I don't think that there exist a set of 'shared standards and principles'. Not one that exists in any newsroom besides the ideal. Not one that could characterize mainstream journalism, on the whole, as superior to the world of bloggers.

I mean - we're several years into the phenomenon, there are tens of millions of people blogging, and this is the best you've got? This, as opposed to all else, is what shows the paucity of blogging, shows the ethical indeterminism of the medium?

In the same period of time, the professional journalists - a much smaller pool to begin with - has been caught out for faking news stories, faking sources, faking photographs, misleading the public, being paid off by the government, and more. I could continue for the rest of the day describing the things the professional media has done.

I would observe, moreover, that the professional journalists already have codes of practice and professional standards, and they do not appear to even slow the transgressions down. Did Fox News check out the code of conduct before repeating lies about WMDs and Yellowcake and the rest? Why did it take Jon Stewart, and not a board of inquiry, to point out to the authors of Crossfire that they were distorting the news?

From where I sit, professional journalists can sit there and piously pronounce until the cows come home, and it won't make one whit of difference.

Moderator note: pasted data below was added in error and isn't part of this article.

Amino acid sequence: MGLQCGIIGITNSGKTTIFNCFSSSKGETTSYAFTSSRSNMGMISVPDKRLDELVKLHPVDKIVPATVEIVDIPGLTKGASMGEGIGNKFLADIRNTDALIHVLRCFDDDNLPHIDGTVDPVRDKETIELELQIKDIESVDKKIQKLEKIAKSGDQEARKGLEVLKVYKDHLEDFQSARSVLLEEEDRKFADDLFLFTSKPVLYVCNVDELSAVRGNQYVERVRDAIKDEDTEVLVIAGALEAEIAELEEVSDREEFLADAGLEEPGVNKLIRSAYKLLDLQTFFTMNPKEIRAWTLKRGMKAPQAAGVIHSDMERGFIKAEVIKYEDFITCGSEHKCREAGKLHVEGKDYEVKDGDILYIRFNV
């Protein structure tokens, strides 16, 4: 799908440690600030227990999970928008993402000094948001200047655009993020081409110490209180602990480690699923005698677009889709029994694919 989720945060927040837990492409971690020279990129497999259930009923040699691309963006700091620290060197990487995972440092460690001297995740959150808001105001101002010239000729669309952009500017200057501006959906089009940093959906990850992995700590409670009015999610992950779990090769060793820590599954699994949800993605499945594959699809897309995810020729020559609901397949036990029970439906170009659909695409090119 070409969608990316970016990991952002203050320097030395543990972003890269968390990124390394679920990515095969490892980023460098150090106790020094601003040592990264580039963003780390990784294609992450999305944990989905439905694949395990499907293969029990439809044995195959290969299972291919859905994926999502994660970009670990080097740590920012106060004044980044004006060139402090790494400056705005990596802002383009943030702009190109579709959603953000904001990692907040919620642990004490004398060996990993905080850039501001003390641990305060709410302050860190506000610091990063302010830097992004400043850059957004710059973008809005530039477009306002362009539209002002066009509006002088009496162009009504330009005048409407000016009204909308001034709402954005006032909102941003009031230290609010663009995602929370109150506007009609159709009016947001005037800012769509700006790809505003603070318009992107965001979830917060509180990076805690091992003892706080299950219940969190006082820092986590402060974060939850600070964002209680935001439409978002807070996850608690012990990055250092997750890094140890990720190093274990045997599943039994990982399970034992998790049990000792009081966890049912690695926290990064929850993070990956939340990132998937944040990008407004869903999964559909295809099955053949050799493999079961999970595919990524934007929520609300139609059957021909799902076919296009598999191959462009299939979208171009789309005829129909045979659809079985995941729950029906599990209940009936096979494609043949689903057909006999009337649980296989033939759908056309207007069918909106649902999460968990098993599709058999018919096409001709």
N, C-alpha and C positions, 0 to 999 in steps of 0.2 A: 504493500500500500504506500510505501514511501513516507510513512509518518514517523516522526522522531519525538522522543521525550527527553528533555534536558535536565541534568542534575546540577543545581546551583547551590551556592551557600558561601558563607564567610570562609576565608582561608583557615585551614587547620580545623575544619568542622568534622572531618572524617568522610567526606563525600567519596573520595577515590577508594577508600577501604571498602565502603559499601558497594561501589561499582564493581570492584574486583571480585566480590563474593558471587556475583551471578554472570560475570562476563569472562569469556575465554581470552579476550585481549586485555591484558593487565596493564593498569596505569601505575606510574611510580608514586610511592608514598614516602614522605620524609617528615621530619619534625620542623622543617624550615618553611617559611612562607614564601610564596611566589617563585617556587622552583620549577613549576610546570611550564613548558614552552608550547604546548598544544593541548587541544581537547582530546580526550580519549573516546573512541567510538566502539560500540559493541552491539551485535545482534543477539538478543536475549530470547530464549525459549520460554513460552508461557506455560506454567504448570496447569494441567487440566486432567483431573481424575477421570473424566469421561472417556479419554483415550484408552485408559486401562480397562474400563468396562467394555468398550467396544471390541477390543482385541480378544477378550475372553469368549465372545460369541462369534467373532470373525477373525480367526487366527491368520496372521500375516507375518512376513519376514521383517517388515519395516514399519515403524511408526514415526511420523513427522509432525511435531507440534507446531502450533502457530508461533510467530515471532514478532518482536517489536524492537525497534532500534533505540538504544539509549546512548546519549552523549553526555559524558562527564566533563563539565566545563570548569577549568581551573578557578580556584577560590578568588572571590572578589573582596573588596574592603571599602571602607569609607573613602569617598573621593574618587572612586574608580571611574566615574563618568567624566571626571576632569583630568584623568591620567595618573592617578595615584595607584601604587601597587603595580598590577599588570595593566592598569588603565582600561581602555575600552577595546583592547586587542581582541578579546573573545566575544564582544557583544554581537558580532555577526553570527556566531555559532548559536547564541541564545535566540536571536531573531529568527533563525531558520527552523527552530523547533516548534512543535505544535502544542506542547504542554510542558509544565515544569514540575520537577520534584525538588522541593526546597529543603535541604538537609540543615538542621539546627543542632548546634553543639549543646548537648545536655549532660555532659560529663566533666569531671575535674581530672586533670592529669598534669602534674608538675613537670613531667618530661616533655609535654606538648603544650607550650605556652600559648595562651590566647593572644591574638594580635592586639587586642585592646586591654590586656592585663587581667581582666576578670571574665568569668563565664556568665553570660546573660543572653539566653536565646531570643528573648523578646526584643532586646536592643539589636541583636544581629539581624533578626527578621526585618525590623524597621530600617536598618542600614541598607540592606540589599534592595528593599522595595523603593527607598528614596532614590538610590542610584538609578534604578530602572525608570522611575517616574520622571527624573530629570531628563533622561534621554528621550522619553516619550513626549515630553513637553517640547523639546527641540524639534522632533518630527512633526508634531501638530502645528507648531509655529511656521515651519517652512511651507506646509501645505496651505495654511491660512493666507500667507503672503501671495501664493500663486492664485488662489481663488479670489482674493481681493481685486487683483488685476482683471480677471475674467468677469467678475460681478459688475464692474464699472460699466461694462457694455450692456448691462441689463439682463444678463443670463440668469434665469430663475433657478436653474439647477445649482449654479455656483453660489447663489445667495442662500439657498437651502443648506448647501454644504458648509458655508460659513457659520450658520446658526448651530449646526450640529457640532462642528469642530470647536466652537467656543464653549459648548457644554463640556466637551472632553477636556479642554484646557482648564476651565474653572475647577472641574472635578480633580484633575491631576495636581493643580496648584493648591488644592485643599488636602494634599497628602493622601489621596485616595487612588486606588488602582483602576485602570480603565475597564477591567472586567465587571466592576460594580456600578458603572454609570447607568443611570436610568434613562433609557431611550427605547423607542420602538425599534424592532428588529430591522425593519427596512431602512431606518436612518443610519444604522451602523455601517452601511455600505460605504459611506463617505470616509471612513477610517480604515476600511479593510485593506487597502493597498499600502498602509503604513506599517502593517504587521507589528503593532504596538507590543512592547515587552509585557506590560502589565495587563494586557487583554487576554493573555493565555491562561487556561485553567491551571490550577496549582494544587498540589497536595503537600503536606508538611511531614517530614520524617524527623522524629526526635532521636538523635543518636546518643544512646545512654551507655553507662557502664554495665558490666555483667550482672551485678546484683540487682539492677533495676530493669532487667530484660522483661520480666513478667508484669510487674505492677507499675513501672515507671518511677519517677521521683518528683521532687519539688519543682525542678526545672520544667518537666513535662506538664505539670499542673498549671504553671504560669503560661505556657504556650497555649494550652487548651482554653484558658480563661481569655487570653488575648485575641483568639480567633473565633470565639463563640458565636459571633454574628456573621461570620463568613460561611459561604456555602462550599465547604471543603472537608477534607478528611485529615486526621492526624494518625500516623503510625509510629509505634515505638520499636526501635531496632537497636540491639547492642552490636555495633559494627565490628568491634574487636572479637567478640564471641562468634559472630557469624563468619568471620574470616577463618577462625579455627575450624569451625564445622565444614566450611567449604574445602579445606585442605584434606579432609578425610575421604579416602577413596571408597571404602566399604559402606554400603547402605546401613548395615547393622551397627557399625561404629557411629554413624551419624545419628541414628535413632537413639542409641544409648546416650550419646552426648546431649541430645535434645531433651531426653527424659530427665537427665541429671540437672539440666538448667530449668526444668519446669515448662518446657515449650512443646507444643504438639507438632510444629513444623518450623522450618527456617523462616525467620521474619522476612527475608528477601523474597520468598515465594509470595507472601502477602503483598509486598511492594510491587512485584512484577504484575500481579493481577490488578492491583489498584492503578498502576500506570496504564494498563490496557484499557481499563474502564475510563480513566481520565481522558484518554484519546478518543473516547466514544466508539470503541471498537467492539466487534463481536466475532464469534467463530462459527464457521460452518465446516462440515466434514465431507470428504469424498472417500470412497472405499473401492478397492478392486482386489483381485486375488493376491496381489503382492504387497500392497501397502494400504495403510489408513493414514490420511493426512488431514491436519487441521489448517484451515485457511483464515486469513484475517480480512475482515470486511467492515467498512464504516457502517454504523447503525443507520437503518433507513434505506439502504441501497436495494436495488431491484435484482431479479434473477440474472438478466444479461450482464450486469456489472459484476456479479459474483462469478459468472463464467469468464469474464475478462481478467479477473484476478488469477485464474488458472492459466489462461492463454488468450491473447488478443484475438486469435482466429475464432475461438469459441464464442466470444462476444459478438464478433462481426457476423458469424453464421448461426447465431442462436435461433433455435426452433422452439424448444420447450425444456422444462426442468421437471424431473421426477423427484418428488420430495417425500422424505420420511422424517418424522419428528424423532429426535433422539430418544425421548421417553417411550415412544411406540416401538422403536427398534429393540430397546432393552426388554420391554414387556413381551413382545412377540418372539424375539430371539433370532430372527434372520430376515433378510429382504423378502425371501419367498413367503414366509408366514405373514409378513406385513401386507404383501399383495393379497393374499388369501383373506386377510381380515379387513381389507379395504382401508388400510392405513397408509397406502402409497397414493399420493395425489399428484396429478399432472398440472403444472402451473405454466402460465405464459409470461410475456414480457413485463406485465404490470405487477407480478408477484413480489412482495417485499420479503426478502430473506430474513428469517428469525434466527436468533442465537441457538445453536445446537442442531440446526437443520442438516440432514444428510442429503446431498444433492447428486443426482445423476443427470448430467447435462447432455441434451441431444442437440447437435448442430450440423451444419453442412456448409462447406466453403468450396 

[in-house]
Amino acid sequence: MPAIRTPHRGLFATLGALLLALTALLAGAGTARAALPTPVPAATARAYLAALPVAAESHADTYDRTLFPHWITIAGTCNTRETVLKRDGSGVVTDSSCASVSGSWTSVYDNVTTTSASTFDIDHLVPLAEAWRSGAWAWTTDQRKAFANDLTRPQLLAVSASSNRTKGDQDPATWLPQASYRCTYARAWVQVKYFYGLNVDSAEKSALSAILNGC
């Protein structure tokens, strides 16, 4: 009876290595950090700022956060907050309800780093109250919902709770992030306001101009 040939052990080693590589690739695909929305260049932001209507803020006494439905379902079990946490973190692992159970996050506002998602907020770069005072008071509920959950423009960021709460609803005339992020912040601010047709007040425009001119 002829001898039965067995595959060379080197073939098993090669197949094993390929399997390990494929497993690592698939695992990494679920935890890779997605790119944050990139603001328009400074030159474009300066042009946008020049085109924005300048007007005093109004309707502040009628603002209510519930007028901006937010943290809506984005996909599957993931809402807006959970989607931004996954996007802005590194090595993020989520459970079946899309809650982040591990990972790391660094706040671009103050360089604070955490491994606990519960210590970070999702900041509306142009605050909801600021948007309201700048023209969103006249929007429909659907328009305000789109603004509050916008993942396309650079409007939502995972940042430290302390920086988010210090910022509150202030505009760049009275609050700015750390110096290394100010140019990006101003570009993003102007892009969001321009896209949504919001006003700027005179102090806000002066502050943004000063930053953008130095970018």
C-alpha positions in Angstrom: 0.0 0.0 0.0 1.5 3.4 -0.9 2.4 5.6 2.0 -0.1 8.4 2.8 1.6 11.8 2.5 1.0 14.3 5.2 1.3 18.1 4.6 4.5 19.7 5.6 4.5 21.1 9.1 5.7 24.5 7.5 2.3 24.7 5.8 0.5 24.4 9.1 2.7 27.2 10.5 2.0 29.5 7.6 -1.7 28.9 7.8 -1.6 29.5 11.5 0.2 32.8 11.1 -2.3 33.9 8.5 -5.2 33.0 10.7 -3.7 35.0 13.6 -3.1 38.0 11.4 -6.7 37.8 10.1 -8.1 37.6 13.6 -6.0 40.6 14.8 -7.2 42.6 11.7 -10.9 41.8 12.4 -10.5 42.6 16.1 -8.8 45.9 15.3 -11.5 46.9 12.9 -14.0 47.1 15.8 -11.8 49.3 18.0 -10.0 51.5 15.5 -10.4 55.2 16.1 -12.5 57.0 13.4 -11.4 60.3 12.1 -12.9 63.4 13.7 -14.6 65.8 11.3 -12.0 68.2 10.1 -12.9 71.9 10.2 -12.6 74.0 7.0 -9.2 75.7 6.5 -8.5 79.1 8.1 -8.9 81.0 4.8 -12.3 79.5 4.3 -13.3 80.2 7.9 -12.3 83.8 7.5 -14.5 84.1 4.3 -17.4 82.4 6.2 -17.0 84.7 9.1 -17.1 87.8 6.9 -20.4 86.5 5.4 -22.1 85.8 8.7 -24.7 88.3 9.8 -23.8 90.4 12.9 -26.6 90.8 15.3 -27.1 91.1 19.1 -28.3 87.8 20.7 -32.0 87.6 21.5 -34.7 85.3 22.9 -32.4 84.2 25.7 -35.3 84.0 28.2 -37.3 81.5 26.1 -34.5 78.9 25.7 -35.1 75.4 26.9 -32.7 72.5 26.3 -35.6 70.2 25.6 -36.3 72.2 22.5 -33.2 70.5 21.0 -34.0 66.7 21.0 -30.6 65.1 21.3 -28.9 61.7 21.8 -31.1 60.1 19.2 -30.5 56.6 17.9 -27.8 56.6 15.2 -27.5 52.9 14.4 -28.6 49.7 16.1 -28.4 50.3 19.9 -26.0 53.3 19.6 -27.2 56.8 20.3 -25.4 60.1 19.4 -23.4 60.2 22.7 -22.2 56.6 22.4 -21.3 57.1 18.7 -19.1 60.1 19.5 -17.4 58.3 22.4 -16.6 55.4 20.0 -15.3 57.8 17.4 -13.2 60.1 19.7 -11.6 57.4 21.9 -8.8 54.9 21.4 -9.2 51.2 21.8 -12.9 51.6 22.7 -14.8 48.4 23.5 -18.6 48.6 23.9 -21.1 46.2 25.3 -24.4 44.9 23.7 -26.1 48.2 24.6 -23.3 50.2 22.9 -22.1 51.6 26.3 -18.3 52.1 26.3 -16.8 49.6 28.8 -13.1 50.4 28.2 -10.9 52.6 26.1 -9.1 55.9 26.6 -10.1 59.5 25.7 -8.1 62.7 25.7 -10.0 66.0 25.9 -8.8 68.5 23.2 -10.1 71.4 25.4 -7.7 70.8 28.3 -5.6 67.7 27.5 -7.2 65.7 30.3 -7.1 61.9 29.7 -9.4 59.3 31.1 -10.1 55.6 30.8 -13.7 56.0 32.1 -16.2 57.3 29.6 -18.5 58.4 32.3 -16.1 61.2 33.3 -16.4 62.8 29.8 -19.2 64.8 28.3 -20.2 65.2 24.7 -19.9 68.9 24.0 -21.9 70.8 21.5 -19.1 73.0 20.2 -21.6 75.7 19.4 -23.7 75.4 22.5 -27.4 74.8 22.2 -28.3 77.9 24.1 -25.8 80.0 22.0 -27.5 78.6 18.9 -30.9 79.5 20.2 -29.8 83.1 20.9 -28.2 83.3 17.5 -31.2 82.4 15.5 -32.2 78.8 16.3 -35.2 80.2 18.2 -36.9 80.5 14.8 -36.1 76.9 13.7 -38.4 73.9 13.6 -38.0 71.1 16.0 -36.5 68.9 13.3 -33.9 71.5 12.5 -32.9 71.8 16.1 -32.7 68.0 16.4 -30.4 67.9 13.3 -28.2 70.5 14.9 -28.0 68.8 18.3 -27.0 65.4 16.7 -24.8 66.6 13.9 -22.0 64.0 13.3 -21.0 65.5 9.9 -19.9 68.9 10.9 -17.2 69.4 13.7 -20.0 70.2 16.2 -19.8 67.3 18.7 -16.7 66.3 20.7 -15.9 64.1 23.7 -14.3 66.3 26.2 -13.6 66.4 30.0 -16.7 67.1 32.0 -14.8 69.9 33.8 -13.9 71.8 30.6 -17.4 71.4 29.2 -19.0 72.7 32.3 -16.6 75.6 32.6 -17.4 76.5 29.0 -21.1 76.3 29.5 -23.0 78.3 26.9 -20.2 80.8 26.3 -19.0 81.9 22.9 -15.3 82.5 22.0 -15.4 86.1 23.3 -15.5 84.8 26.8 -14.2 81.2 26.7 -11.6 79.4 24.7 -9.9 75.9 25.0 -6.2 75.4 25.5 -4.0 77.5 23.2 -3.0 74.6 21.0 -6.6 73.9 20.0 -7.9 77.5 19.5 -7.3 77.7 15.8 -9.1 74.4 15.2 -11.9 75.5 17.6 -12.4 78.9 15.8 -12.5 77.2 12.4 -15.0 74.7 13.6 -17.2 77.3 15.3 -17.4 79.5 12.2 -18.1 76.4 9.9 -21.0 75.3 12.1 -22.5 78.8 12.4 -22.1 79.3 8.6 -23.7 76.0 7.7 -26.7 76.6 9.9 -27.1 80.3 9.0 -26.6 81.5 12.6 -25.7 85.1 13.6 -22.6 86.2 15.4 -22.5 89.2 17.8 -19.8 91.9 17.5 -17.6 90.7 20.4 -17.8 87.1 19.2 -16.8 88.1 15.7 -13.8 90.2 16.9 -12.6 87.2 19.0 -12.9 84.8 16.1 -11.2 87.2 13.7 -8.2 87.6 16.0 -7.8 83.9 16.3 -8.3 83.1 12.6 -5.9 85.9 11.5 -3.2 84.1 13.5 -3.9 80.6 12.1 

I will continue to know that the vast majority of bloggers - yes, even Chris Locke - are honorable and responsible, can be trusted to report on what is genuinely important rather than made up to mislead or distract people, that when they are pursuing an agenda, it is their own, and not something their corporate masters or advertisers are promoting.

And, even, I will continue to know that it is the A-List that can be, of all the blogosophere, *least* trustworthy, and that precisely because they are *most* similar to professional media.

Shared principles or standards won't slow any transgressions from the A-List any more than they do from the professional media. The major lesson the A-Listers are probably learning this week is that, by the illusion of conflict within their ranks, they can generate much more traffic than they ever could while all appearing to speak with the same voice.

How long will it be before we get story-lines from the A-List, much like we get from professional wrestling today? How long before coverage of the A-List blogosphere begins to resemble what passes for 'entertainment news' today?

How long before professional journalists welcome A-Listers are more of their own?

The A-Listers will have to be able to prove that they can perpetuate a fiction, carry on a story-line, and mislead the readers. The A-Listers will have to declare an adherence to a set of principles or standards, much like professional journalists do, and proceed to pretend to pay homage to their ethics while at the same time violating on a routine, almost casual, basis.

When the A-Listers can master the art of fiction, then they will be allowed to be called journalists.

Stephen Downes Stephen Downes, Casselman, Canada